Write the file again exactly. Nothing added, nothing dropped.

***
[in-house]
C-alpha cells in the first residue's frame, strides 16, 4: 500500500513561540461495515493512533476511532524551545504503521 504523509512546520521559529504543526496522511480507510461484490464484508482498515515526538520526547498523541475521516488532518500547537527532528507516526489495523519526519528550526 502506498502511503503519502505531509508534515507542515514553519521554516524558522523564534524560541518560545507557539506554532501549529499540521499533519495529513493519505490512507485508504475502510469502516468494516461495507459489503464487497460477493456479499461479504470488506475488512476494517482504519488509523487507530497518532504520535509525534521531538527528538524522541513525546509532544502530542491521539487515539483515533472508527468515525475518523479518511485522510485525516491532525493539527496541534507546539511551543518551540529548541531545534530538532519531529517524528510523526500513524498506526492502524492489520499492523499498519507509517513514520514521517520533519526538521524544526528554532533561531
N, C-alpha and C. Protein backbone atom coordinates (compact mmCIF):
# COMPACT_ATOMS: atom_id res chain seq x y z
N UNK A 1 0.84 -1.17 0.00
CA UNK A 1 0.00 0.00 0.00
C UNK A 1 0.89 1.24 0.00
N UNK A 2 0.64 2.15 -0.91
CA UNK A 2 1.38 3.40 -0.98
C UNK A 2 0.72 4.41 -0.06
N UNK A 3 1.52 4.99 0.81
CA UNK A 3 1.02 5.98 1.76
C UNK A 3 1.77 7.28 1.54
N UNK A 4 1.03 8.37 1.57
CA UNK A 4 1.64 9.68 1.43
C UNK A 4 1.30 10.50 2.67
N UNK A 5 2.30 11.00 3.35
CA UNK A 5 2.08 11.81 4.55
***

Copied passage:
[in-house]
C-alpha cells in the first residue's frame, strides 16, 4: 500500500513561540461495515493512533476511532524551545504503521 504523509512546520521559529504543526496522511480507510461484490464484508482498515515526538520526547498523541475521516488532518500547537527532528507516526489495523519526519528550526 502506498502511503503519502505531509508534515507542515514553519521554516524558522523564534524560541518560545507557539506554532501549529499540521499533519495529513493519505490512507485508504475502510469502516468494516461495507459489503464487497460477493456479499461479504470488506475488512476494517482504519488509523487507530497518532504520535509525534521531538527528538524522541513525546509532544502530542491521539487515539483515533472508527468515525475518523479518511485522510485525516491532525493539527496541534507546539511551543518551540529548541531545534530538532519531529517524528510523526500513524498506526492502524492489520499492523499498519507509517513514520514521517520533519526538521524544526528554532533561531
N, C-alpha and C. Protein backbone atom coordinates (compact mmCIF):
# COMPACT_ATOMS: atom_id res chain seq x y z
N UNK A 1 0.84 -1.17 0.00
CA UNK A 1 0.00 0.00 0.00
C UNK A 1 0.89 1.24 0.00
N UNK A 2 0.64 2.15 -0.91
CA UNK A 2 1.38 3.40 -0.98
C UNK A 2 0.72 4.41 -0.06
N UNK A 3 1.52 4.99 0.81
CA UNK A 3 1.02 5.98 1.76
C UNK A 3 1.77 7.28 1.54
N UNK A 4 1.03 8.37 1.57
CA UNK A 4 1.64 9.68 1.43
C UNK A 4 1.30 10.50 2.67
N UNK A 5 2.30 11.00 3.35
CA UNK A 5 2.08 11.81 4.55